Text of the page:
The 15-year search for a pill that boosts sexual desire in women has hit another roadblock, raising questions about the future of efforts to develop a female equivalent to Viagra.
Sprout Pharmaceuticals has reached an impasse with the US Food and Drug Administration over its drug, flibanserin. The daily pill was designed to increase libido in women by acting on brain chemicals linked to mood and appetite.
The FDA questioned whether the drug's benefits outweighed its risks, considering its ''modest'' effectiveness and side effects including fatigue, dizziness and nausea.
Sprout said it was appealing an October letter from the FDA that denied approval and asked for more information. But chances for approval appeared slim: Of the 17 appeals FDA considered last year, 14 were denied, according to government figures.
The agency's letter was the latest challenge for companies working to develop therapies for women who reported stress due to lack of libido.
It's a market drugmakers have been trying to tap since the success of Viagra, an erectile-dysfunction drug that was developed in the late 1990s to increase blood flow to the genitals.
But unlike sexual problems in men, most of women's sexual issues were psychological, not physical. As a result, there were a number of alternate causes doctors must consider before diagnosing female sexual desire disorders, including relationship problems, hormone disorders, depression and mood issues caused by other medications. Likewise, other factors must be considered when treating it.
Experts said that developing drugs for female sexual dysfunction was so difficult because of how little we understood the underlying causes.
''Erectile dysfunction is a really easy thing to measure,'' said Emory University researcher Kim Wallen.
''Motivation is a hard thing to measure and, quite honestly, we don't know enough about what creates sexual motivation to manipulate it.''
And Dr Virginia Sadock, a psychiatrist, said the idea that a single pill could restore female libido oversimplified the problem.
Even if the FDA eventually approved a drug for female sexual dysfunction, she said it would likely be used with non-drug techniques to reduce stress and improve self-image.
''A pill just doesn't take care of it,'' said Sadock, who taught human sexuality at New York University's School of Medicine.
''You may take a statin drug to control your cholesterol, great. But you should also exercise and you should also watch your diet.''
Drugmakers have made several unsuccessful attempts at tweaking their approach to boosting female libido over the years.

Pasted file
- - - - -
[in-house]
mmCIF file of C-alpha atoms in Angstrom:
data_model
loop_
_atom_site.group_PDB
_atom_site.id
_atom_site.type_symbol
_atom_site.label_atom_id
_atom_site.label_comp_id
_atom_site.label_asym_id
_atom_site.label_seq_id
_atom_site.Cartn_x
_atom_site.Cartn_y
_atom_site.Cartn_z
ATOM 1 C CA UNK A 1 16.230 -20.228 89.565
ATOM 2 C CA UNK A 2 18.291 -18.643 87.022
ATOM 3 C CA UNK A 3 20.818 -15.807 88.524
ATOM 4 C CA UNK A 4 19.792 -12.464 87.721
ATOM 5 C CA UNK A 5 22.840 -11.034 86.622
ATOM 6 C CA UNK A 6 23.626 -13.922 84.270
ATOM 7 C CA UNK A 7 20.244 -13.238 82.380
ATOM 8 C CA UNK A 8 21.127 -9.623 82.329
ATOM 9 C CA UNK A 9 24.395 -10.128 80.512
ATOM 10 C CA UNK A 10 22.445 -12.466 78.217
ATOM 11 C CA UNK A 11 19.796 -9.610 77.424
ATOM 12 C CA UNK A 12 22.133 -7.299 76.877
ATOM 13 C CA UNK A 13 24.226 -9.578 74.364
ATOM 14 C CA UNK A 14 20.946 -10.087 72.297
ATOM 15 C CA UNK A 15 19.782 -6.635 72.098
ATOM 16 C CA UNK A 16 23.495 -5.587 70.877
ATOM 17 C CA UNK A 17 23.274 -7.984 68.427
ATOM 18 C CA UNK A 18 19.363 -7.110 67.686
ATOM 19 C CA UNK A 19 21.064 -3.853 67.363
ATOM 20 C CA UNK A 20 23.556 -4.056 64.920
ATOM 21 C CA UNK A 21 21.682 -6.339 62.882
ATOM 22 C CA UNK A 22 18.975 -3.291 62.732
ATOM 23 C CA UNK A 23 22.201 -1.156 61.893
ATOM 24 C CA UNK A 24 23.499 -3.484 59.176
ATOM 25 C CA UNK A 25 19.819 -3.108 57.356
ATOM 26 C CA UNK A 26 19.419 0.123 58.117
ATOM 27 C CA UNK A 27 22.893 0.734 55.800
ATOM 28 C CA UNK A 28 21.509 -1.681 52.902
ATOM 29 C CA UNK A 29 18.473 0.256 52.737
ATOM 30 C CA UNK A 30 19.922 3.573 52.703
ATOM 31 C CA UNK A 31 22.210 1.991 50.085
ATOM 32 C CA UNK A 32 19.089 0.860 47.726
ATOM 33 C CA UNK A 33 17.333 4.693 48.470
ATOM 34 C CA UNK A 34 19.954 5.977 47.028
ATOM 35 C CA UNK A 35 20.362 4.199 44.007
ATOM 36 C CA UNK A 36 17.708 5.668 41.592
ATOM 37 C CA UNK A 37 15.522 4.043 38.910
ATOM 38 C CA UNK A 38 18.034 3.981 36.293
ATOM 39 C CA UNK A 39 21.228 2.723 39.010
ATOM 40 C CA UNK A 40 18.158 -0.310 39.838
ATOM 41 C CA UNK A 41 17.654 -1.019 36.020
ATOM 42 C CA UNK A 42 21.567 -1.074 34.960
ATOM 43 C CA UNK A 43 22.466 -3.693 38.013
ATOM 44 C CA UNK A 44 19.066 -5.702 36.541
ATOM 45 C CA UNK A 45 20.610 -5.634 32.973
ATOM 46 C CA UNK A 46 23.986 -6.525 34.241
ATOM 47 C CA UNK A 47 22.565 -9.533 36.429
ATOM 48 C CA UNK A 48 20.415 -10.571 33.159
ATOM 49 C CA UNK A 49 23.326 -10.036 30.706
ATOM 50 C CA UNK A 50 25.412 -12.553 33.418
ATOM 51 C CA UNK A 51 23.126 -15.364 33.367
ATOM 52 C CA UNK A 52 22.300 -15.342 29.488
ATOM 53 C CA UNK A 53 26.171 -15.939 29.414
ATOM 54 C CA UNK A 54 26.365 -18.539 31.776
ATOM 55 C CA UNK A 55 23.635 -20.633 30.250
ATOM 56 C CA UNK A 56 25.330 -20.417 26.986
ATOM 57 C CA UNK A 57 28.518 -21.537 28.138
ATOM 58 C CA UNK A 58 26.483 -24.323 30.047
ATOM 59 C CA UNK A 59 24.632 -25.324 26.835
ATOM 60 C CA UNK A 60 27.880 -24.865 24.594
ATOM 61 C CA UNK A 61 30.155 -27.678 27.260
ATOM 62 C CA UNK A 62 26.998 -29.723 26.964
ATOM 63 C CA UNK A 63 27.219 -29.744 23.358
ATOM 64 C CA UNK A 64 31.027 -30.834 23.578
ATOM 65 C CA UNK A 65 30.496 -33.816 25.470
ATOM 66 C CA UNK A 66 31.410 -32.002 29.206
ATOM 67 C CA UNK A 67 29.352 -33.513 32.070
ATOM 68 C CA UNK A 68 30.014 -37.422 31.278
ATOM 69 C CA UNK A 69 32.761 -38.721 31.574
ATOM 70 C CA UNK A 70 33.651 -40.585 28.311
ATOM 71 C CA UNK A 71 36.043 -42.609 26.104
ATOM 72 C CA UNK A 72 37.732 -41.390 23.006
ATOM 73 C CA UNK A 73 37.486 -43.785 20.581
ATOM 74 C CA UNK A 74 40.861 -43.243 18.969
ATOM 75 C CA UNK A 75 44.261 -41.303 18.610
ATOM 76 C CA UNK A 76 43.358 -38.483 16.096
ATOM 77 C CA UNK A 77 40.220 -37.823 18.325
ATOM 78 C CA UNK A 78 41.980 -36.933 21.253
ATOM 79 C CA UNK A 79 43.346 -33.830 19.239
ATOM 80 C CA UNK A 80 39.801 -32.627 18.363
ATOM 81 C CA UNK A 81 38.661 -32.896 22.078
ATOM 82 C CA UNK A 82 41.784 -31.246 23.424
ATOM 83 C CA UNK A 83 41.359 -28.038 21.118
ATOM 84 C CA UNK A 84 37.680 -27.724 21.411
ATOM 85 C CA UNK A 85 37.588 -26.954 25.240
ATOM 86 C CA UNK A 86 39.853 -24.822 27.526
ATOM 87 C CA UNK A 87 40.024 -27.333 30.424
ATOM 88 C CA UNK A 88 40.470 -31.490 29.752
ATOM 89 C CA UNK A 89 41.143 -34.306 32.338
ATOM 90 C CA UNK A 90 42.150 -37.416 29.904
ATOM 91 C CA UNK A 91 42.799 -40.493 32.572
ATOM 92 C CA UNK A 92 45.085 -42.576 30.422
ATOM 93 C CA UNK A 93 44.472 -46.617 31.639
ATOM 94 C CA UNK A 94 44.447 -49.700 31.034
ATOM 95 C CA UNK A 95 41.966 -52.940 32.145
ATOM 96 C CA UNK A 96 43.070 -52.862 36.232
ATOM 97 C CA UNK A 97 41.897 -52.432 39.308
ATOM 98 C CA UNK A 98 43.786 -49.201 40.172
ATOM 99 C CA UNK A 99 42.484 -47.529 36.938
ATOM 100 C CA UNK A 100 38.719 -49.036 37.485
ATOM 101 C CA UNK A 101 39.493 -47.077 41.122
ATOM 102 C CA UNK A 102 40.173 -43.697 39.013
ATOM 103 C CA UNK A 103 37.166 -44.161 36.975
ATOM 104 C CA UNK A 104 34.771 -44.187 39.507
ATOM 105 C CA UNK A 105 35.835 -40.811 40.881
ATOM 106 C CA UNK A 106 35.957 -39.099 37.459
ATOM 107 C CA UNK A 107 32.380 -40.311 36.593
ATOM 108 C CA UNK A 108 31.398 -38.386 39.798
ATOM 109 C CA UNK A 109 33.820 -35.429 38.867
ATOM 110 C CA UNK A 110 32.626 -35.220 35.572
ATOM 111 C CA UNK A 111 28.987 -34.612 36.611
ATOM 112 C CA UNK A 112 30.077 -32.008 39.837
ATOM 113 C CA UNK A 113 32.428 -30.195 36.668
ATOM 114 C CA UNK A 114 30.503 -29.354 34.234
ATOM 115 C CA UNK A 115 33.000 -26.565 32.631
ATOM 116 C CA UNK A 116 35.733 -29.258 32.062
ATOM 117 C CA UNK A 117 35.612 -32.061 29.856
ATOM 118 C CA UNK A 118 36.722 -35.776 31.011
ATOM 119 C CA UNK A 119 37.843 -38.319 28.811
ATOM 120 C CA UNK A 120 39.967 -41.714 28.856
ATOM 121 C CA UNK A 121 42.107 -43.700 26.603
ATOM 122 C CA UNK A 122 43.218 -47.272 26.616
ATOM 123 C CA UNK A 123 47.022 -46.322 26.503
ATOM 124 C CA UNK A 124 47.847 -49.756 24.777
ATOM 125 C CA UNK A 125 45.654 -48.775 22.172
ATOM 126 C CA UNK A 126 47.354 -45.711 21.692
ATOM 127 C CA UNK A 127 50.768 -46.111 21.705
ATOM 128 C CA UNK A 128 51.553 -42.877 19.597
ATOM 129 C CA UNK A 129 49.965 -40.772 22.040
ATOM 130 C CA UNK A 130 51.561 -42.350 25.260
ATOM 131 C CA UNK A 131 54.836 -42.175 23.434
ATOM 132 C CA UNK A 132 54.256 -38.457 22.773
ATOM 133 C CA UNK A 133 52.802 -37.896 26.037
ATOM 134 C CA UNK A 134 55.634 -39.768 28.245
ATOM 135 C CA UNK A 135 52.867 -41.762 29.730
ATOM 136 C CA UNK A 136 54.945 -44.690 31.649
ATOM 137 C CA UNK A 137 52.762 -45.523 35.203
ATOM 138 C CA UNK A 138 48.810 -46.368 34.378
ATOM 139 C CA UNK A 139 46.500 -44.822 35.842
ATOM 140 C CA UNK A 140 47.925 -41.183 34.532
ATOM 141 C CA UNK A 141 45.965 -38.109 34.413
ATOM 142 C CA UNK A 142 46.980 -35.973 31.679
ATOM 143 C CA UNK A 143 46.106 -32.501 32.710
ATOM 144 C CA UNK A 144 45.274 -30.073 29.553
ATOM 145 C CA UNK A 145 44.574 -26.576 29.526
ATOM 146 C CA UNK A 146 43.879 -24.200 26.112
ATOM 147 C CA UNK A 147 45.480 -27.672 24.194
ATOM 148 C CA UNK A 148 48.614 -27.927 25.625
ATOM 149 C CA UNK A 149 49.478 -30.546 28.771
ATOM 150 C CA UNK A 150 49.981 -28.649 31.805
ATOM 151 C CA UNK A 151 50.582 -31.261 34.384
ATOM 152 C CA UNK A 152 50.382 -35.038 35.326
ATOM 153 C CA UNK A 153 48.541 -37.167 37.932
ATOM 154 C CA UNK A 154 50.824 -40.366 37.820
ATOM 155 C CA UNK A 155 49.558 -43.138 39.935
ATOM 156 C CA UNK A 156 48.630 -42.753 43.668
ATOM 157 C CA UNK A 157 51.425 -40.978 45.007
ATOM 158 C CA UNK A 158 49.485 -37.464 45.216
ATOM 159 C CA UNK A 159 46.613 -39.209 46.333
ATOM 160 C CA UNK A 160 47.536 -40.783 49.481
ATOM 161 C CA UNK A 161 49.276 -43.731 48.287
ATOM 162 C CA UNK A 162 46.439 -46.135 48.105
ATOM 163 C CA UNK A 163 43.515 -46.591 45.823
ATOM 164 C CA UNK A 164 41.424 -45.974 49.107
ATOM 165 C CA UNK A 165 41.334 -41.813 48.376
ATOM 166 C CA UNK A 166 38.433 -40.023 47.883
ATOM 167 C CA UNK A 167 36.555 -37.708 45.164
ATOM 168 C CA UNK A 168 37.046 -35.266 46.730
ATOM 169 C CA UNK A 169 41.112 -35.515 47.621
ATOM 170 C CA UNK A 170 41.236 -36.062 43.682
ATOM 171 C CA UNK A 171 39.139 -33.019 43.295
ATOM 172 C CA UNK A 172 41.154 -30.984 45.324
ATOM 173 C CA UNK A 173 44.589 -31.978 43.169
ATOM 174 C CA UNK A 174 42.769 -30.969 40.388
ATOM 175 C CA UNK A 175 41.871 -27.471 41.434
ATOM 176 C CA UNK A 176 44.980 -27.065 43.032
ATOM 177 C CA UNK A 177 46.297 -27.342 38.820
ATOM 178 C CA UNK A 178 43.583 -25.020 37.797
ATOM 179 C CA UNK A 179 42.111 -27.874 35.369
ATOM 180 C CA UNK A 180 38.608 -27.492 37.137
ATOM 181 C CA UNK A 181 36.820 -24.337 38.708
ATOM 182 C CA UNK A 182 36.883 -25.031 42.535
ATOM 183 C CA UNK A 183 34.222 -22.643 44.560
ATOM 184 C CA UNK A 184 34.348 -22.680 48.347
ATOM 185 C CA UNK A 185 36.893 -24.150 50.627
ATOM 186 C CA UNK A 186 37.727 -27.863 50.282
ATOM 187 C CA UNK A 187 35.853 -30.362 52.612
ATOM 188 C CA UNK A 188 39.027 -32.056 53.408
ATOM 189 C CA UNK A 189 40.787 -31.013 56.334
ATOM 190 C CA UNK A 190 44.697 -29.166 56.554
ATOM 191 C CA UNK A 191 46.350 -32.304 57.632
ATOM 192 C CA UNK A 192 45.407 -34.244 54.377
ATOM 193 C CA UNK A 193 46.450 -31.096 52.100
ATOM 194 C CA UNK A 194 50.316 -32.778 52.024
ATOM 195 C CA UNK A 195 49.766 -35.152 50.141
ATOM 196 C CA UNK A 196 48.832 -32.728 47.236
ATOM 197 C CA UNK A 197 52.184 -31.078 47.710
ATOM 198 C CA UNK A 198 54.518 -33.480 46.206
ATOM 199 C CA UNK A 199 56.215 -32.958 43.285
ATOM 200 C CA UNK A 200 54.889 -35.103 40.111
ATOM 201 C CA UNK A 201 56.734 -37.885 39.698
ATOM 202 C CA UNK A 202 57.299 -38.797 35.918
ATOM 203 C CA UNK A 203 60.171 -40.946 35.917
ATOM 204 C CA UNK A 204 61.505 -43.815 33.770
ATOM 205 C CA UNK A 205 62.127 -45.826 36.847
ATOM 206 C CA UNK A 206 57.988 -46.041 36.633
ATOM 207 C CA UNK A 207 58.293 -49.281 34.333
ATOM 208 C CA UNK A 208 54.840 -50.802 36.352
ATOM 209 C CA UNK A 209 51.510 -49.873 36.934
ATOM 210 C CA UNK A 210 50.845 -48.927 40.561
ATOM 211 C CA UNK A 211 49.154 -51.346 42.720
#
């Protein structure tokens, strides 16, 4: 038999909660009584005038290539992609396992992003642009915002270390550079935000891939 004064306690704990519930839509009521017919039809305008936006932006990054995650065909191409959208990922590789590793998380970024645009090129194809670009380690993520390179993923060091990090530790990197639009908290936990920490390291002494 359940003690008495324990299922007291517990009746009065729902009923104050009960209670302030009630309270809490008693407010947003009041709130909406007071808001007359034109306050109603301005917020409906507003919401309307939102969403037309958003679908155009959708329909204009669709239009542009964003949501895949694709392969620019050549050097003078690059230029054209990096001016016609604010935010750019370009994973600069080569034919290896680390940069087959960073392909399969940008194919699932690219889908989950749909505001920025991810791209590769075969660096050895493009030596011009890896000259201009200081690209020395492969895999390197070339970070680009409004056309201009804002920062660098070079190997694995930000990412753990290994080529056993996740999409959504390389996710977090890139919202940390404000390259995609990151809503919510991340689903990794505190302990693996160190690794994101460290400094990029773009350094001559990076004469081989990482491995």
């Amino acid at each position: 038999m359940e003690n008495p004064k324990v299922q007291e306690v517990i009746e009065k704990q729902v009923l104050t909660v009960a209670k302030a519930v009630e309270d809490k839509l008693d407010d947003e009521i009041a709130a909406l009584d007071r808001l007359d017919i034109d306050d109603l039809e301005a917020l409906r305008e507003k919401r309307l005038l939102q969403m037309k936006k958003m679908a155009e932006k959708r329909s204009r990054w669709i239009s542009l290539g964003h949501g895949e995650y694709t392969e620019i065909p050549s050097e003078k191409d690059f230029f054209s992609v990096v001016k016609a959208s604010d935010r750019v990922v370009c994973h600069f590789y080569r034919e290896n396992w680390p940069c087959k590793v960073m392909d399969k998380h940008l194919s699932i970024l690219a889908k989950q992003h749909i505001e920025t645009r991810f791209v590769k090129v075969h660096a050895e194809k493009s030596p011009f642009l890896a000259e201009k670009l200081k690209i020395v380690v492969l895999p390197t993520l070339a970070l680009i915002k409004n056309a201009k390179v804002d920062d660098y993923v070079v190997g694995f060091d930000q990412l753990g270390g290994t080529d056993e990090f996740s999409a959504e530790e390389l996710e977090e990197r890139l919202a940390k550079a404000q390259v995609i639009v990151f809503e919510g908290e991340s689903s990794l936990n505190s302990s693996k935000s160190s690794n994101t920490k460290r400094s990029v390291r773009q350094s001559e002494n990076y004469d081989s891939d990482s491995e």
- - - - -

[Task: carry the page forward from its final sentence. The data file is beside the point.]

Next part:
Initially, Pfizer tested Viagra on women, hoping that the drug's ability to increase blood flow to genitals would increase sex drive in women.
When that didn't work, drugmakers turned to hormones, including the male hormone testosterone.
In 2004, an FDA panel rejected Procter & Gamble's testosterone patch, Intrinsa, due to questions about its long-term safety - despite evidence of effectiveness.
Sprout's flibanserin was the first drug to approach the problem through brain chemistry.
Sprout acquired flibanserin from Boehringer Ingelheim in 2011, after the German drugmaker abandoned development of the pill following an FDA rejection letter.
Researchers believed the drug worked by boosting dopamine - a brain transmitter associated with appetite - while lowering serotonin - another transmitter linked with feelings of satiation.
Studies of the drug showed that it boosted sexual desire, reduced stress and increased ''sexually satisfying events,'' reported by women with hypoactive sexual desire disorder, or a lack of sexual appetite that caused stress.
The FDA has twice rejected flibanserin since 2010. A key issue for the agency is that women taking the drug reported only 1.7 more satisfying sexual experiences per month than women taking placebo.
Sprout executives argued that number was statistically significant and warranted approval for their product, considering there were no other drugs approved for the condition.
''We've now got 24 drugs for men for either testosterone replacement or erectile dysfunction,'' said Cindy Whitehead, Sprout's chief operating officer.
''Yet there are zero drugs for the most common form of sexual dysfunction in women.''
The FDA, which does not comment on drugs under appeal, was expected to make a decision on Sprout's appeal in the first quarter of next year.